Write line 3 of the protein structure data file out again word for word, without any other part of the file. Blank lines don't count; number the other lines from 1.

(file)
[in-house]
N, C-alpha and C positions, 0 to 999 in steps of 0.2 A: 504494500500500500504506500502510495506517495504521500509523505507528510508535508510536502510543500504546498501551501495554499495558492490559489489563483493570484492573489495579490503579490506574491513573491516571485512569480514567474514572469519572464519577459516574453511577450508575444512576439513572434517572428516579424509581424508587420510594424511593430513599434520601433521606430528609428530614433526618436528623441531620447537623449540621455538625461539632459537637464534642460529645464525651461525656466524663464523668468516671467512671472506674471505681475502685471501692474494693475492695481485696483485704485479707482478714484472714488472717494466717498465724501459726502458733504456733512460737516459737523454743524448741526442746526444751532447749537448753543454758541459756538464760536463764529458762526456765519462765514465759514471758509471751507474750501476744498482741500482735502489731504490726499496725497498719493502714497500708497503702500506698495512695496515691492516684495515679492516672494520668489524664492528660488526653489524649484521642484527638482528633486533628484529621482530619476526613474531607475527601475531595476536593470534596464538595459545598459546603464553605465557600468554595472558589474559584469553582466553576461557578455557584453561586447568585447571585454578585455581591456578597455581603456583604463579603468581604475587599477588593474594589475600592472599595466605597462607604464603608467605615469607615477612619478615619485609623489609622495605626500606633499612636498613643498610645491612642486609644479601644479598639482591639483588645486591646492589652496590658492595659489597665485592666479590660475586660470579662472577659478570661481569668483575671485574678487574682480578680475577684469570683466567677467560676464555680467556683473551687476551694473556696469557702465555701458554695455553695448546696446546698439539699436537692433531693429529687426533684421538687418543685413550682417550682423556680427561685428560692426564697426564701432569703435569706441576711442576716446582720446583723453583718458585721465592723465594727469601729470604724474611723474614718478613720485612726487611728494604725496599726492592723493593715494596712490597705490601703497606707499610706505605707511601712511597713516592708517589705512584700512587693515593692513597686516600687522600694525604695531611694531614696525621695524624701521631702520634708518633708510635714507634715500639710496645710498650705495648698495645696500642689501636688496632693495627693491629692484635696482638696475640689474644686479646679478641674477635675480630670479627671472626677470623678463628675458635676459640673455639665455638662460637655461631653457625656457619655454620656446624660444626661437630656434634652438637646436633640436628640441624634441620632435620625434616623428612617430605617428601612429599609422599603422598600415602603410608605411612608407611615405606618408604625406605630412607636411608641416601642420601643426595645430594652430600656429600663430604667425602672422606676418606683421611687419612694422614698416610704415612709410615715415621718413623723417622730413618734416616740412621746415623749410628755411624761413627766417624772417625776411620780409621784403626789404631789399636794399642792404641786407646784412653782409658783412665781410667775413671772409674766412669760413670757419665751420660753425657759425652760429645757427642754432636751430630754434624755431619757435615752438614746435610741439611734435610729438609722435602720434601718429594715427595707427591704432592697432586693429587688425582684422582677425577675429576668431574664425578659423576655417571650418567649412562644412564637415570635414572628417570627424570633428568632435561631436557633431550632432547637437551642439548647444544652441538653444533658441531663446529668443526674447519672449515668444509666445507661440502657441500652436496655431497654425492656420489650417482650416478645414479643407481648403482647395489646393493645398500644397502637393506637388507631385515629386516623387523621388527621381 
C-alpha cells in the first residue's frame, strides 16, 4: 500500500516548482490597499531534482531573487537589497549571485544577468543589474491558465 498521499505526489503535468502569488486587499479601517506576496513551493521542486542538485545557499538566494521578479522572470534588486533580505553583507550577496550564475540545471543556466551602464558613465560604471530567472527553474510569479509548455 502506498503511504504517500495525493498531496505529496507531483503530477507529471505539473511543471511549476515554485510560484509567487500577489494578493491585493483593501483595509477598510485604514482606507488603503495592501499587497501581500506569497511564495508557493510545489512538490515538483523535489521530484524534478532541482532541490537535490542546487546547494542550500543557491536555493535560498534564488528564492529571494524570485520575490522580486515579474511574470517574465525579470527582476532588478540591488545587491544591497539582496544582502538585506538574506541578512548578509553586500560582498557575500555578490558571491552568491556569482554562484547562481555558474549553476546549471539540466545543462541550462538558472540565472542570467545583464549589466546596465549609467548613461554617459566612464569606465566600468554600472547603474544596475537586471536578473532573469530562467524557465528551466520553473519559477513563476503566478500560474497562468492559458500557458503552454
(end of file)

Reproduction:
C-alpha cells in the first residue's frame, strides 16, 4: 500500500516548482490597499531534482531573487537589497549571485544577468543589474491558465 498521499505526489503535468502569488486587499479601517506576496513551493521542486542538485545557499538566494521578479522572470534588486533580505553583507550577496550564475540545471543556466551602464558613465560604471530567472527553474510569479509548455 502506498503511504504517500495525493498531496505529496507531483503530477507529471505539473511543471511549476515554485510560484509567487500577489494578493491585493483593501483595509477598510485604514482606507488603503495592501499587497501581500506569497511564495508557493510545489512538490515538483523535489521530484524534478532541482532541490537535490542546487546547494542550500543557491536555493535560498534564488528564492529571494524570485520575490522580486515579474511574470517574465525579470527582476532588478540591488545587491544591497539582496544582502538585506538574506541578512548578509553586500560582498557575500555578490558571491552568491556569482554562484547562481555558474549553476546549471539540466545543462541550462538558472540565472542570467545583464549589466546596465549609467548613461554617459566612464569606465566600468554600472547603474544596475537586471536578473532573469530562467524557465528551466520553473519559477513563476503566478500560474497562468492559458500557458503552454